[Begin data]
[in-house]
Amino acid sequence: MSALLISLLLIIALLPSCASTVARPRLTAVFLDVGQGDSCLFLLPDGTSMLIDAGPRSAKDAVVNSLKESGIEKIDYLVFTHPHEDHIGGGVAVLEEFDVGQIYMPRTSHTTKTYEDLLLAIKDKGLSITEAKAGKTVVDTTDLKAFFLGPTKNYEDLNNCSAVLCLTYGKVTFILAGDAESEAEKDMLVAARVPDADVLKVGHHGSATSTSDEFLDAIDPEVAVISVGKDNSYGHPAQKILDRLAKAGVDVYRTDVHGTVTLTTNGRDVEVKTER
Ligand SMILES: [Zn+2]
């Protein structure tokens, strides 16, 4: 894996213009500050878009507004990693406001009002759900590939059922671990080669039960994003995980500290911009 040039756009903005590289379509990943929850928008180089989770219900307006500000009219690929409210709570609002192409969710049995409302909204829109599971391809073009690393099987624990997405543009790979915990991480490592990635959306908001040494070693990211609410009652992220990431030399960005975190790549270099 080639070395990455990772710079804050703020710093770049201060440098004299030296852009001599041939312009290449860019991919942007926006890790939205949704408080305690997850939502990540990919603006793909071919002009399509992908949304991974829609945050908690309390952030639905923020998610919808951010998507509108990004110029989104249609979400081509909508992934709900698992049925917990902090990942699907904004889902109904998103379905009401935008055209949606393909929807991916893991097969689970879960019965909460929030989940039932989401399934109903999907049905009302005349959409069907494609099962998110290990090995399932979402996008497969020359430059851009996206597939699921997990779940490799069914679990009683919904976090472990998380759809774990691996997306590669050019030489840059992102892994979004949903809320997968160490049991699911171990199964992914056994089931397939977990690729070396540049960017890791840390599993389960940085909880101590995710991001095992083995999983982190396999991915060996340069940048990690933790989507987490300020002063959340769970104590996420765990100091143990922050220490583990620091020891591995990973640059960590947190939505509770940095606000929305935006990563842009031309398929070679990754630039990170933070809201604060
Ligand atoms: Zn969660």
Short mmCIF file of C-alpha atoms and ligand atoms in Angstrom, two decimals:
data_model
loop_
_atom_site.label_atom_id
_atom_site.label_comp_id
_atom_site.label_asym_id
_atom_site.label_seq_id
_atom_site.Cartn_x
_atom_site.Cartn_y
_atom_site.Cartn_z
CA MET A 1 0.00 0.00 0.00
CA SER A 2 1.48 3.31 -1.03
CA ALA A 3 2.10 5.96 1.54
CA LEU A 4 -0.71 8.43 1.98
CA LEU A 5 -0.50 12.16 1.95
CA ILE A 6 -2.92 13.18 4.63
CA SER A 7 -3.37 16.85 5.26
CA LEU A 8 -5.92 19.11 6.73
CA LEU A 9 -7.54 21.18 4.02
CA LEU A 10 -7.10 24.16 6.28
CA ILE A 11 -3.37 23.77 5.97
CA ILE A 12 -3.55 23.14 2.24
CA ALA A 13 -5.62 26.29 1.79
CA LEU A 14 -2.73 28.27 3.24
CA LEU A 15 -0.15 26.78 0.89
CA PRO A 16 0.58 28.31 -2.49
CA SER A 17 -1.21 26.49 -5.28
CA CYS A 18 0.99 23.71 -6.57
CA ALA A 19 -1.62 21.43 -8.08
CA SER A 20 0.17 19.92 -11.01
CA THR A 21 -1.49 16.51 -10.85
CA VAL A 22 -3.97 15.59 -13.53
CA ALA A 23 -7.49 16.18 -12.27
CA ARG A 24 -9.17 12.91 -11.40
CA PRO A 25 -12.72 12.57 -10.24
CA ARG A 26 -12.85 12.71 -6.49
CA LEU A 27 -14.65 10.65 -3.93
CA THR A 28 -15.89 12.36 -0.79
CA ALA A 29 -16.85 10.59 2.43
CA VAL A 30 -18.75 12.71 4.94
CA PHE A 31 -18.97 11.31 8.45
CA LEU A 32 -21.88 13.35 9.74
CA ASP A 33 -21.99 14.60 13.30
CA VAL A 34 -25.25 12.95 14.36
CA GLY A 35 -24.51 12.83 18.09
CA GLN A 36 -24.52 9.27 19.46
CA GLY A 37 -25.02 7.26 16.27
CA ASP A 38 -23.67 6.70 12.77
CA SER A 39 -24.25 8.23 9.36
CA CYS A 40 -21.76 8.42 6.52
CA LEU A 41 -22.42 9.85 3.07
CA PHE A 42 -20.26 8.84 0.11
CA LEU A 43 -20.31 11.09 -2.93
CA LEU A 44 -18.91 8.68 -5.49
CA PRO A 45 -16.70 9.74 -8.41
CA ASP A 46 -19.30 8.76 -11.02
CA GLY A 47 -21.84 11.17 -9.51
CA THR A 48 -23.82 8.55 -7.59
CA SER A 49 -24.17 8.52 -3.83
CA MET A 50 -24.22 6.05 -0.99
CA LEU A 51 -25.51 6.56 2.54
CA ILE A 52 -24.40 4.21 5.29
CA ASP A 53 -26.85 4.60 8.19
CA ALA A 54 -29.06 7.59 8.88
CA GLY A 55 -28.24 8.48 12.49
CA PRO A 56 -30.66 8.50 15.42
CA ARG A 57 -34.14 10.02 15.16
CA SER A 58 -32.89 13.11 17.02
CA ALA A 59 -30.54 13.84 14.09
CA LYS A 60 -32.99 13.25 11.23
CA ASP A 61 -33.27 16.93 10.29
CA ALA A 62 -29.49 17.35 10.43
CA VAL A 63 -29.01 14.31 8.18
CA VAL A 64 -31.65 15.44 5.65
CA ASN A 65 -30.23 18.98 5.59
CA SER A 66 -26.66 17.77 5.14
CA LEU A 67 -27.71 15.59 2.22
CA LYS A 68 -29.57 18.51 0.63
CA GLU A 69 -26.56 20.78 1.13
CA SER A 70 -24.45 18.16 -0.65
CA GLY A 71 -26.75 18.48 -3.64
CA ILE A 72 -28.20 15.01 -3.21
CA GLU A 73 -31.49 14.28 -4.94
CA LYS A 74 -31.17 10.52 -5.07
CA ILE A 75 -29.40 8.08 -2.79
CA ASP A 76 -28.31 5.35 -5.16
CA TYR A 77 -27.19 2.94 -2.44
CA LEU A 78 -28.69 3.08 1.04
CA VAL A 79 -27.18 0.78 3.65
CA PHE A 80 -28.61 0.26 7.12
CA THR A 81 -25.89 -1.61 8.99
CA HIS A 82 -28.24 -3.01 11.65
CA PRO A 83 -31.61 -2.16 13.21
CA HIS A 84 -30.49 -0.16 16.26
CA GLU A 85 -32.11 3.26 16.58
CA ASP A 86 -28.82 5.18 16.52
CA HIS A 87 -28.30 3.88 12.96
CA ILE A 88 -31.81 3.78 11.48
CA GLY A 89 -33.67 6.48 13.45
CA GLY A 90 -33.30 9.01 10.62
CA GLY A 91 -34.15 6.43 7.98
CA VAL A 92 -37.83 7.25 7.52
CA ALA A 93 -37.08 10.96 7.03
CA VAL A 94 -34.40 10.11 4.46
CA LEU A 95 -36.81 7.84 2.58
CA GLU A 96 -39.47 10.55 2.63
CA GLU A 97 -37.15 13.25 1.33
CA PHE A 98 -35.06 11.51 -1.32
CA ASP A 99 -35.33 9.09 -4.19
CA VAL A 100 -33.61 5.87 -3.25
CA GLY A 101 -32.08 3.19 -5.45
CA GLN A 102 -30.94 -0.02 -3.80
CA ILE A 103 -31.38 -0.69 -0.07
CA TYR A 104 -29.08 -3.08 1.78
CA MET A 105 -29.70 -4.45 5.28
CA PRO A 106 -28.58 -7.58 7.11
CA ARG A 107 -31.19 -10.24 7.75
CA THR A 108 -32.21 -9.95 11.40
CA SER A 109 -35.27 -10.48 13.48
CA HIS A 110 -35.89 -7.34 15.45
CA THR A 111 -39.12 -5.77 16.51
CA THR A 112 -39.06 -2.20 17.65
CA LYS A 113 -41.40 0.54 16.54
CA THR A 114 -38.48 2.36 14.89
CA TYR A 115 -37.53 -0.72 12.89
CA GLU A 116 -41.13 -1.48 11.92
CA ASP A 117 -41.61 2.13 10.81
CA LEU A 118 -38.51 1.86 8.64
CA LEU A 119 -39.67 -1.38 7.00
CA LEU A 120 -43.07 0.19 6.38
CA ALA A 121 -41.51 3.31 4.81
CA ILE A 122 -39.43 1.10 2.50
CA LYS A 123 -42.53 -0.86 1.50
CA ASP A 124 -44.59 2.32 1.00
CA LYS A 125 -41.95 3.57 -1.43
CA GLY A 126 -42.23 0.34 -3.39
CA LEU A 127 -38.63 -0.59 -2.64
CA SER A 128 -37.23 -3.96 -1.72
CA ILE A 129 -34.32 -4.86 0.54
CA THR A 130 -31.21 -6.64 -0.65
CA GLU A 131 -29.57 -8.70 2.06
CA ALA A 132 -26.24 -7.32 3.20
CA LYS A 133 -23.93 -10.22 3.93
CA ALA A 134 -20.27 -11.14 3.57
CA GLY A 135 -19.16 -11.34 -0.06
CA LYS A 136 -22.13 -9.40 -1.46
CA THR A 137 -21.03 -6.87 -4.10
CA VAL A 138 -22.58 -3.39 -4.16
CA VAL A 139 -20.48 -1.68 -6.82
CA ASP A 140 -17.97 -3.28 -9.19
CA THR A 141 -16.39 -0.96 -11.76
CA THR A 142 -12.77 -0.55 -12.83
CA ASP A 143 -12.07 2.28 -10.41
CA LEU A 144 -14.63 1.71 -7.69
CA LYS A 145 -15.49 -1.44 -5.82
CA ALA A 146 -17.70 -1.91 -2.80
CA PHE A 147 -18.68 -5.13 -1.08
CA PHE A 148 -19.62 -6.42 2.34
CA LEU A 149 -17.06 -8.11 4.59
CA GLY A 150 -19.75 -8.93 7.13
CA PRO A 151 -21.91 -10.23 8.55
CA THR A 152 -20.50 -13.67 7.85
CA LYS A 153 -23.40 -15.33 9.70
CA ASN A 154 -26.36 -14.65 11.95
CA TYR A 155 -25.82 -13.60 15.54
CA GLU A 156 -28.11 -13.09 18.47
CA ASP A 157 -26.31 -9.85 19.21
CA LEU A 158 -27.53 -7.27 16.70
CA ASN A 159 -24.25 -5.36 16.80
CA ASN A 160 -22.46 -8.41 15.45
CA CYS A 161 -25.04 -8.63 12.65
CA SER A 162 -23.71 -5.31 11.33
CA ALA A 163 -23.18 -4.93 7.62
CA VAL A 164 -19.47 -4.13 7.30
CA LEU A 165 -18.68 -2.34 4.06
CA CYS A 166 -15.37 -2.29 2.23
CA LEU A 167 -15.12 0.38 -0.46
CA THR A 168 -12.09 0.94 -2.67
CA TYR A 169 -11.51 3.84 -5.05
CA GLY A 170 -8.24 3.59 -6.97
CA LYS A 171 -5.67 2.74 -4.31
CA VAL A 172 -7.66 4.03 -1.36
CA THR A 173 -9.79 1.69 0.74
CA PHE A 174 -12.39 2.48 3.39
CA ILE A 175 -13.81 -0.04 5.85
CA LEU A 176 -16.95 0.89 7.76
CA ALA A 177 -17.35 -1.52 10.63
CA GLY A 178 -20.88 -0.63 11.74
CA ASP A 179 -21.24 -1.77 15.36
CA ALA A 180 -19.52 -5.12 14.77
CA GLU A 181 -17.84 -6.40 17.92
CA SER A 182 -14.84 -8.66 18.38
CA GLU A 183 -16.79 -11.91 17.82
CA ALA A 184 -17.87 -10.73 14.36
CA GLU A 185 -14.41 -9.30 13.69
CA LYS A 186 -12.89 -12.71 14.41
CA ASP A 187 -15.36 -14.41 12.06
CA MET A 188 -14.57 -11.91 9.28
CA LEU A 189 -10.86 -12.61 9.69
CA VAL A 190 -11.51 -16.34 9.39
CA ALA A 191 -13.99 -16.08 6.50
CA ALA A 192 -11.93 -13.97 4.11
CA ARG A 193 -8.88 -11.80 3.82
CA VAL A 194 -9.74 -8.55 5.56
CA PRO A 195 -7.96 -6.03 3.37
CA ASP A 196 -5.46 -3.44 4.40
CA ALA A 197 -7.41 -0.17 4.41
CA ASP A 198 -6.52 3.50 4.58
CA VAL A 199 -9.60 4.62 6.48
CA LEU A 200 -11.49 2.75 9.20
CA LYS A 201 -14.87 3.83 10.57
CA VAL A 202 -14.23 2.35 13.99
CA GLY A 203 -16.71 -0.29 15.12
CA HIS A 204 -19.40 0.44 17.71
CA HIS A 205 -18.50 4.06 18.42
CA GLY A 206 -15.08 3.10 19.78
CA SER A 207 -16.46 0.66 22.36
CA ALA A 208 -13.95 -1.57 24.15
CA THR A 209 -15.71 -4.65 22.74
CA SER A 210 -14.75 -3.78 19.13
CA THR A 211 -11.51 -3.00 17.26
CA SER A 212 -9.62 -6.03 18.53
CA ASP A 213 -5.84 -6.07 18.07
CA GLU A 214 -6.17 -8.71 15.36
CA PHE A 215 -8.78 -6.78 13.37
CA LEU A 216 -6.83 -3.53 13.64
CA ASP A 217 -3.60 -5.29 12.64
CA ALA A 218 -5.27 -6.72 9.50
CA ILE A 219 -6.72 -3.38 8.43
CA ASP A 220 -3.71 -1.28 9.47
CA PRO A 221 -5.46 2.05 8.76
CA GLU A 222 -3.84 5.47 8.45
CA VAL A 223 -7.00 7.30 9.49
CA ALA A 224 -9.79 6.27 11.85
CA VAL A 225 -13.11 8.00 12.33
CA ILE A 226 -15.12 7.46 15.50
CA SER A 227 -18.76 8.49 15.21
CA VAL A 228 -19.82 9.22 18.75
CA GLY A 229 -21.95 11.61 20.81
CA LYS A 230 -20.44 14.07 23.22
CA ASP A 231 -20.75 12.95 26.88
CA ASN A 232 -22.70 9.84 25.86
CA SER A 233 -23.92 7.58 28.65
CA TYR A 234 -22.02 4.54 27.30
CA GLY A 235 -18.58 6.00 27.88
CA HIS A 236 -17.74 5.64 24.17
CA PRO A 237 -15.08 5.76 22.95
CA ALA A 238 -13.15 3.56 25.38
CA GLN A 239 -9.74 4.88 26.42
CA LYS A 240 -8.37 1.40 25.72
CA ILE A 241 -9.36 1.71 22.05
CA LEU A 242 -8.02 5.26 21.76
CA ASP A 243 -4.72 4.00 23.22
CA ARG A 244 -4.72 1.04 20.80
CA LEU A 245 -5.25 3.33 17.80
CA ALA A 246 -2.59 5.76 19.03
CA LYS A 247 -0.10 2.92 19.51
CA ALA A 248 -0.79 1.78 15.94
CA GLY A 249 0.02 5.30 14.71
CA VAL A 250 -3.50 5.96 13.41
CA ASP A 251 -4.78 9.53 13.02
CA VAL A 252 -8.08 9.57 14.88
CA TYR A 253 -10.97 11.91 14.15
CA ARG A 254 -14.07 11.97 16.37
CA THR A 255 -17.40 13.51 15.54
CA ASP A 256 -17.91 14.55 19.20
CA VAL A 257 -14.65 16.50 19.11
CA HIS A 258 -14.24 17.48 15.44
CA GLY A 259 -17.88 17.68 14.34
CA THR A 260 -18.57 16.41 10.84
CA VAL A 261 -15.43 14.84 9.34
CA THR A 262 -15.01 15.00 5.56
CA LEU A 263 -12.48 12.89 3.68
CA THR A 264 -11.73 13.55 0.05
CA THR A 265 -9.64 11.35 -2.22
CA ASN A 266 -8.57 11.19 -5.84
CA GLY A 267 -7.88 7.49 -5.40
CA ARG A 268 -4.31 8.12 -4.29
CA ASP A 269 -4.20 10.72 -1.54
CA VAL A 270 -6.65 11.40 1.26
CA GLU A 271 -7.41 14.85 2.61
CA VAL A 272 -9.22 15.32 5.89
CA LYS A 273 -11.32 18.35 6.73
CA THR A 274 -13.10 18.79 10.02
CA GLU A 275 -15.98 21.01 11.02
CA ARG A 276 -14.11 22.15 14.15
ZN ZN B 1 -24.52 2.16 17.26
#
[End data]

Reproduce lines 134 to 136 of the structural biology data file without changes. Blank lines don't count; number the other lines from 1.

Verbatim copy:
CA LEU A 119 -39.67 -1.38 7.00
CA LEU A 120 -43.07 0.19 6.38
CA ALA A 121 -41.51 3.31 4.81